If you’ve been learning about digital imaging, whether by shooting with a digital camera or by scanning your film images, you’ve probably come across the concept of 8-bit and 16-bit images. Support for 16-bit editing seems to be all the rage these days, especially since the release of Photoshop CS. Even the new Photoshop Elements version 3 supports many 16-bit operations. Given that 16-bit images are by definition twice as big as 8-bit ones, you may be wondering why anyone would even want them.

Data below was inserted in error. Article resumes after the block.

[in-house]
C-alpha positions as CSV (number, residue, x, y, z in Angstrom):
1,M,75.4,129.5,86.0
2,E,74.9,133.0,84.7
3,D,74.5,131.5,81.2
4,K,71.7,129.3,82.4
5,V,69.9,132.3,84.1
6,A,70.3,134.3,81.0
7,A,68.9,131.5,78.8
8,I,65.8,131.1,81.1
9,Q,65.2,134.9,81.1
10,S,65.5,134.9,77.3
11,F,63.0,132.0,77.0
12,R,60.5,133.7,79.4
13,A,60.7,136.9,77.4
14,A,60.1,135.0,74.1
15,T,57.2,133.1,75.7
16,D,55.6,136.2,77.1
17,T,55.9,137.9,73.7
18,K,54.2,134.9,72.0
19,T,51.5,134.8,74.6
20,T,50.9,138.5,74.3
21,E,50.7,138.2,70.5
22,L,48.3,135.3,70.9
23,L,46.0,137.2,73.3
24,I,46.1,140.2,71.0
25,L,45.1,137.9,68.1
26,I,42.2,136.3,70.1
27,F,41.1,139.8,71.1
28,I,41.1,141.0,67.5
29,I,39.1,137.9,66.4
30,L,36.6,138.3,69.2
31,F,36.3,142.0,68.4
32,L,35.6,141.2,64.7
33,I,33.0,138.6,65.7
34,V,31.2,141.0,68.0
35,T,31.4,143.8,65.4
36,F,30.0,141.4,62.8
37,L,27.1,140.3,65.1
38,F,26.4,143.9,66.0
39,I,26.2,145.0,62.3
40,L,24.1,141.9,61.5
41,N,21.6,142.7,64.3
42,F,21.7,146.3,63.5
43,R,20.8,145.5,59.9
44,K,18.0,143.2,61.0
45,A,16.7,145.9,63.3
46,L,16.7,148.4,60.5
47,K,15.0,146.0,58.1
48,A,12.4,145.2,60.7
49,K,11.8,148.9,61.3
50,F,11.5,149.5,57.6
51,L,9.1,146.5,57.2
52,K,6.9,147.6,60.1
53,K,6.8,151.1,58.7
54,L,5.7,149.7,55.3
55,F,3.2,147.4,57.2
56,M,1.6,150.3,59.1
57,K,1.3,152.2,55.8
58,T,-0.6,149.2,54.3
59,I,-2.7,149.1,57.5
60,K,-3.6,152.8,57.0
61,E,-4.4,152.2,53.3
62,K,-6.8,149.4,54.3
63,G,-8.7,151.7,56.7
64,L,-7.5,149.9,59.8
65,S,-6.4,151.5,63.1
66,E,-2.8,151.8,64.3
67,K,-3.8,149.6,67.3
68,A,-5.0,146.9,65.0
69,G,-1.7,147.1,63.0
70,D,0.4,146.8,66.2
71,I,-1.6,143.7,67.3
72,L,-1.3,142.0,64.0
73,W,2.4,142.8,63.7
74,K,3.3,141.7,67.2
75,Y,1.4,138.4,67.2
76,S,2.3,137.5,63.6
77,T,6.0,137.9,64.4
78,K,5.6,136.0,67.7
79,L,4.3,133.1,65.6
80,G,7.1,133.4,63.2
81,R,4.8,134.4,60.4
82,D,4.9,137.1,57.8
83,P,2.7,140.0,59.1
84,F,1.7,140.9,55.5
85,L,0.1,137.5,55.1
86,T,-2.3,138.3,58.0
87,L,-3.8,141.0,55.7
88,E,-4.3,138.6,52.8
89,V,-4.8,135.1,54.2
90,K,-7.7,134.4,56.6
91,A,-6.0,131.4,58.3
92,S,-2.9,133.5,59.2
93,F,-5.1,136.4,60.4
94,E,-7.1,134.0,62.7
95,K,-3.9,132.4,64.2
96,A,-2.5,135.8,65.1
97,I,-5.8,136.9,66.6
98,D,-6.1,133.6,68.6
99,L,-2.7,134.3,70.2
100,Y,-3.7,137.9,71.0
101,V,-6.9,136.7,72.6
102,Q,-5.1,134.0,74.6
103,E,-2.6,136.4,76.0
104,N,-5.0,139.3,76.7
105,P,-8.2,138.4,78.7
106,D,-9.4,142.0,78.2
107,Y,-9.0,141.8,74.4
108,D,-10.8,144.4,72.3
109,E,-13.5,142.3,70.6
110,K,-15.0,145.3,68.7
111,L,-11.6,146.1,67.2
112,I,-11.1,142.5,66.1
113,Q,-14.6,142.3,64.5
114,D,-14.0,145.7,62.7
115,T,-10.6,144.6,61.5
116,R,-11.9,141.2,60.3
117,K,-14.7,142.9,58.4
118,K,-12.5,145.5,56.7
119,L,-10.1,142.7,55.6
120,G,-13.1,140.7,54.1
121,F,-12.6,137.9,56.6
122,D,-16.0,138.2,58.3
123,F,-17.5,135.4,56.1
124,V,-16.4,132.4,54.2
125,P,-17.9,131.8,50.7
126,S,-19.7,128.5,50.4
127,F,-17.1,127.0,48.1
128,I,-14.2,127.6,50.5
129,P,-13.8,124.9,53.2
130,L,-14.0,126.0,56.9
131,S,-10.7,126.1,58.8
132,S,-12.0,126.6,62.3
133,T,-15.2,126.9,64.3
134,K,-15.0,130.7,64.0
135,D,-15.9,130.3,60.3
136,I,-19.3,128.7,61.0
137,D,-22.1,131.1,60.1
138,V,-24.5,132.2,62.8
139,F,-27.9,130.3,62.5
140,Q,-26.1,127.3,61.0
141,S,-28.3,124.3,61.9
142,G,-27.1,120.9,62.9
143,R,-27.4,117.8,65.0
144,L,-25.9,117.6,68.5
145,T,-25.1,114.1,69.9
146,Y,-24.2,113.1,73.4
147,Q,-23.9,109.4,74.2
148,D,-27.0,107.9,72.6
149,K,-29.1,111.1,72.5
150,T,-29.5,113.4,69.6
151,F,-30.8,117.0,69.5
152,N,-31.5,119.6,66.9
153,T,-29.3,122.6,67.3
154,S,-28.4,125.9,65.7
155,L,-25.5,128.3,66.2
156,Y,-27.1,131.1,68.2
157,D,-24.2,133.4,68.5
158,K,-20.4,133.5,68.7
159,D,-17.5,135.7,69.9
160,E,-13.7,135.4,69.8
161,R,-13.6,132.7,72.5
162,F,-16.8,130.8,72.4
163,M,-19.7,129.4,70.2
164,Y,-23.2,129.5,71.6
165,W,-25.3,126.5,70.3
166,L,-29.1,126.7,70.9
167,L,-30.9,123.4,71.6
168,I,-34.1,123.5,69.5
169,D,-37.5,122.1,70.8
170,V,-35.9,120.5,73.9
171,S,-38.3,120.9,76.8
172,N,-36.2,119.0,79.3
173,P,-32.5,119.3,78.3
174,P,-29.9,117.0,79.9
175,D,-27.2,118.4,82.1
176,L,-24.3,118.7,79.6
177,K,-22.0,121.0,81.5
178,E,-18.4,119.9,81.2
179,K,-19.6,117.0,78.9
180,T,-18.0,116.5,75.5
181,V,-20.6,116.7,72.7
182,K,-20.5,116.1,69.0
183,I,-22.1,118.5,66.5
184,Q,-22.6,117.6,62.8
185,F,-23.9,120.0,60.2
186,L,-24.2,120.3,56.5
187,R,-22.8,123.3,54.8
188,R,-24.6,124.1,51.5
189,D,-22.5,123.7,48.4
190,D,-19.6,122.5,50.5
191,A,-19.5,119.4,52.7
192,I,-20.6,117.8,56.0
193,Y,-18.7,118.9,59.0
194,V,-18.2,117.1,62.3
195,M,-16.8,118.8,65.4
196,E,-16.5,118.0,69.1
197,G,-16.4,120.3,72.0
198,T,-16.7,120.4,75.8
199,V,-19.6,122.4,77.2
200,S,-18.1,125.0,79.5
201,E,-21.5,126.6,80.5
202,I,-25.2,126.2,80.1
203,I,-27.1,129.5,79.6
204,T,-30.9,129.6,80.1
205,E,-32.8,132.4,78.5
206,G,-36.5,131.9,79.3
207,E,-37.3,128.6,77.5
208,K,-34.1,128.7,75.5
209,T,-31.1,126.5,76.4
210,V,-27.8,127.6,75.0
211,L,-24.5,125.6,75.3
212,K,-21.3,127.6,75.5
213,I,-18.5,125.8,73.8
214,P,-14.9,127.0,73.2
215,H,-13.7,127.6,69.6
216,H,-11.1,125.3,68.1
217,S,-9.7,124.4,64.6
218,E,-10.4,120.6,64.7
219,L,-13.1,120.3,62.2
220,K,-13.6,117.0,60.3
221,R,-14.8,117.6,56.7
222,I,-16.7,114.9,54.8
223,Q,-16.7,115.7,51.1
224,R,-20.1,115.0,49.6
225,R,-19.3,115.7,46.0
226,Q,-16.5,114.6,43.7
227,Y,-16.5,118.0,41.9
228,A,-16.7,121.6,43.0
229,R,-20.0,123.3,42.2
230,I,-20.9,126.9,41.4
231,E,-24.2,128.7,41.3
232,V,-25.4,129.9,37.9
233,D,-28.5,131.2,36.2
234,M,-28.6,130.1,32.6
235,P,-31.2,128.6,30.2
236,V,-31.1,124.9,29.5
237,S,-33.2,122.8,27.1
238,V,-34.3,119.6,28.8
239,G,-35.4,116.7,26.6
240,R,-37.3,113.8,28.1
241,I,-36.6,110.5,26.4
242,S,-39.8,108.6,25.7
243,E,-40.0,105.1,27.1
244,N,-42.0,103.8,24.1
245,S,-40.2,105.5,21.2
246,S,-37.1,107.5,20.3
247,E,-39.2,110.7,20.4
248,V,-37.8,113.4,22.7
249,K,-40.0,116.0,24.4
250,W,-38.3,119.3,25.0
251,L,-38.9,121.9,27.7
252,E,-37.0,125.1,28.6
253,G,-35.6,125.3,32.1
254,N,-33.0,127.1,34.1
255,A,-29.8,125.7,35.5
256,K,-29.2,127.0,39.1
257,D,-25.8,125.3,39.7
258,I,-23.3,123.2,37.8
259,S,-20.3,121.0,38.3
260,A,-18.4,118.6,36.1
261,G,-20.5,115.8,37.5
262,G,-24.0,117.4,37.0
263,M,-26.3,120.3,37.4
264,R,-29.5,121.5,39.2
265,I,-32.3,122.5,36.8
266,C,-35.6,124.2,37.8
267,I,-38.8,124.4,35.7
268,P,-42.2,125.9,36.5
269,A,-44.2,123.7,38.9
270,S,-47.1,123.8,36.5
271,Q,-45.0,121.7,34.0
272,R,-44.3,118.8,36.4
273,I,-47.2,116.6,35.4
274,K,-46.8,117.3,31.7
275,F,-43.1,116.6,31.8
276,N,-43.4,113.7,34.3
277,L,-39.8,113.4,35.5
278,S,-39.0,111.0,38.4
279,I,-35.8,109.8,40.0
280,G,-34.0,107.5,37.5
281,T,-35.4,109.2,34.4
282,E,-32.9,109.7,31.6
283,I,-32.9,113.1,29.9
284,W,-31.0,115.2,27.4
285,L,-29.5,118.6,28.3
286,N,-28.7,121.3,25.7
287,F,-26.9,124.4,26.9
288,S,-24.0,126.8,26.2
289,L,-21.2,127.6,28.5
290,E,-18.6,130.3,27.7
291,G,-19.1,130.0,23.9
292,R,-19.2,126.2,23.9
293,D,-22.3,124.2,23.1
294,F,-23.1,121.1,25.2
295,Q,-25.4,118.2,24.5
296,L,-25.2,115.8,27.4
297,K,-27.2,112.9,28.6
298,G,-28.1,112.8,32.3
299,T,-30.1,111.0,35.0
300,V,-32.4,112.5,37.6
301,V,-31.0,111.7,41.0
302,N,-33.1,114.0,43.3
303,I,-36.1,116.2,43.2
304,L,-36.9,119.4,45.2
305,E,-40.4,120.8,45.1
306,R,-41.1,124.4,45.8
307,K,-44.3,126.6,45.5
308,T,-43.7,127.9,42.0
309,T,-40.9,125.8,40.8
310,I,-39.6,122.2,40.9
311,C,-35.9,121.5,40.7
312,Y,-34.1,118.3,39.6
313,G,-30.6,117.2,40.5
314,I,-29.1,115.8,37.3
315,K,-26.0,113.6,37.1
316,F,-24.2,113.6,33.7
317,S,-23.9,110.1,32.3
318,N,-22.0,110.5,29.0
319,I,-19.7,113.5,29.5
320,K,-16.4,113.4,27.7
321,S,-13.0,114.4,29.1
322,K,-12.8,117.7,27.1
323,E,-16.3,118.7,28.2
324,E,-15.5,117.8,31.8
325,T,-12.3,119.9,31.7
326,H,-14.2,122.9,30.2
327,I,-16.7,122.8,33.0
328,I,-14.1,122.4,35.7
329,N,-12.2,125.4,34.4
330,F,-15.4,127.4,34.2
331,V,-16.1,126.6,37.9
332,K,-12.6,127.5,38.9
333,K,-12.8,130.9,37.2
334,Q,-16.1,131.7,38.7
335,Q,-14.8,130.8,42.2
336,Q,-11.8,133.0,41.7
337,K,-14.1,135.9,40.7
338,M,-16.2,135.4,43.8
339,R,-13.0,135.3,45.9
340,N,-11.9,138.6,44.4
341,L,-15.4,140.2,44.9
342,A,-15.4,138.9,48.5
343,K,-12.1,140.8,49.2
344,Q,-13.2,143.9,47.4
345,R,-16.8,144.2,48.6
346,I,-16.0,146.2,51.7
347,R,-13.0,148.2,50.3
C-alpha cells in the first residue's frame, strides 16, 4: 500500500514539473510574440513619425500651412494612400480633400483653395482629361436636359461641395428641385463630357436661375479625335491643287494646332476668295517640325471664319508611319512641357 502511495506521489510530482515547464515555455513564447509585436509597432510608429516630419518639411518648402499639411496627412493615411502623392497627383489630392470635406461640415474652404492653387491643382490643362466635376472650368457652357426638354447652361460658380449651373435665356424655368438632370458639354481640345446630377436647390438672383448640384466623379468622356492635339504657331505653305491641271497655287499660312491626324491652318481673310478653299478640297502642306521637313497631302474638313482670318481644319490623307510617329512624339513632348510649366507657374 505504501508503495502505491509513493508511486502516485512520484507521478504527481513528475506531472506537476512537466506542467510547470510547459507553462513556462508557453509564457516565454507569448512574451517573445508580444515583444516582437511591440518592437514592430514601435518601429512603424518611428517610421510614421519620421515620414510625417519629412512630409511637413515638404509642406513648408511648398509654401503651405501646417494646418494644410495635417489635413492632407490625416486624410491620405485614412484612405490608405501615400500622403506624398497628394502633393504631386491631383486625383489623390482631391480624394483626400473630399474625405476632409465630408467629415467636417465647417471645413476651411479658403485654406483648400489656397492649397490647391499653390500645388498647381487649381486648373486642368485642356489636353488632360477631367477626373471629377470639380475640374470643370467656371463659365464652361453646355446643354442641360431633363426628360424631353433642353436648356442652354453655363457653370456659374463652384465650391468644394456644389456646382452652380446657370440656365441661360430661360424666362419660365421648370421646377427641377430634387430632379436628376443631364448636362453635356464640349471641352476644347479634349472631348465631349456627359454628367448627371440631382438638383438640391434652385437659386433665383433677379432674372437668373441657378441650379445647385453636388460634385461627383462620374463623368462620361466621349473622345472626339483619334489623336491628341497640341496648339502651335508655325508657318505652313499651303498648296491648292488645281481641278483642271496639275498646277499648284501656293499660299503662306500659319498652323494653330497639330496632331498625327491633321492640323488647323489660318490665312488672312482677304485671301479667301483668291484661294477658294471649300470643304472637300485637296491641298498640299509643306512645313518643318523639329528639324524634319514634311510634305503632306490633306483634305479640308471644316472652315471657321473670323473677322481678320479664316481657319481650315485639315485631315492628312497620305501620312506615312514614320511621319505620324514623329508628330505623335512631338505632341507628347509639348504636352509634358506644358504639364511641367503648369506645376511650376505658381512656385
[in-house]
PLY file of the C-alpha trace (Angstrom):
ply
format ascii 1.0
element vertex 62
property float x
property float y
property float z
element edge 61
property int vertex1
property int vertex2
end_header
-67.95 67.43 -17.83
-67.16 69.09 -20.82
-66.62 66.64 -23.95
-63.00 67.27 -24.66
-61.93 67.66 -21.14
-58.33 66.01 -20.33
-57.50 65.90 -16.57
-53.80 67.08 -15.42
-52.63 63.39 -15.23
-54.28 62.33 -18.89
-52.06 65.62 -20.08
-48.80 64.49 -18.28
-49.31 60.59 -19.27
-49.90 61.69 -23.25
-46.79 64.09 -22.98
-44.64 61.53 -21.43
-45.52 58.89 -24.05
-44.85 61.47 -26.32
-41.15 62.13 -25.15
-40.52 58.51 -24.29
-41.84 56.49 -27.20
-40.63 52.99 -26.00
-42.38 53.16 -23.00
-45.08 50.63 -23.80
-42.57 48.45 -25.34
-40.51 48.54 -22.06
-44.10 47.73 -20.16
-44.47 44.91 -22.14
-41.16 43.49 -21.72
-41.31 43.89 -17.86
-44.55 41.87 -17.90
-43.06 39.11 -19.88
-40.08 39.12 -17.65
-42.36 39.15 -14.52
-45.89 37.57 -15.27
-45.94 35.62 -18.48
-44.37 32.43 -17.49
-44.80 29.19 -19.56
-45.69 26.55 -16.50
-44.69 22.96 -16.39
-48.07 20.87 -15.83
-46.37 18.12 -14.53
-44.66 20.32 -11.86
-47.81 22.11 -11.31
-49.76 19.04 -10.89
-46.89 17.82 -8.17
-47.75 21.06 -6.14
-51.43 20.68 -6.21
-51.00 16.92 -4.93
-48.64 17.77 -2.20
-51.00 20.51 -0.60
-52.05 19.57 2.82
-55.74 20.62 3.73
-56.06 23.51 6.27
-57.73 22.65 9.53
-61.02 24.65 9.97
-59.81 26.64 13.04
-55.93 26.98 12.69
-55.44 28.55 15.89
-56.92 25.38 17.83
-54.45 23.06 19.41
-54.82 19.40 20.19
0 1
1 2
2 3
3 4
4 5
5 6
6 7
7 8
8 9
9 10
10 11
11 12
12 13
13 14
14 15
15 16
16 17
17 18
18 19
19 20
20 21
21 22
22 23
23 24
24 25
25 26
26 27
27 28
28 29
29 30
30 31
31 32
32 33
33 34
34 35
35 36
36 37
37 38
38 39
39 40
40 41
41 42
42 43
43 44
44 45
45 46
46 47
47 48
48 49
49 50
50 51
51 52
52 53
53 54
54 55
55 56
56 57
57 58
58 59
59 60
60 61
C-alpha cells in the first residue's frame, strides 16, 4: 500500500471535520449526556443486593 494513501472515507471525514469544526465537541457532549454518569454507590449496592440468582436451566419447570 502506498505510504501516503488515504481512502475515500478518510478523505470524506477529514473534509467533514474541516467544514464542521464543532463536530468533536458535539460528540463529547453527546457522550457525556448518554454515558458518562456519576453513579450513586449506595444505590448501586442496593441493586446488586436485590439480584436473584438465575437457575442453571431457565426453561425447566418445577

An 8-bit RGB (red, green and blue) image uses numbers from 0 to 255 to represent each constituent color, or “channel” in the image. Zero is the complete absence of that color while 255 represents the maximum amount of that color. Thus, a value of (255,0,0) represents pure red, (0,255,0) would be pure green, (0,0,0) and (255,255,255) would mean pure black and pure white respectively, and so on. Zero through 255 gives 256 total distinct values that each of these three channels can have. If you multiple 256 times 256 times 256, you get 16.7 million different combinations. That’s a lot of different colors, hues and shades.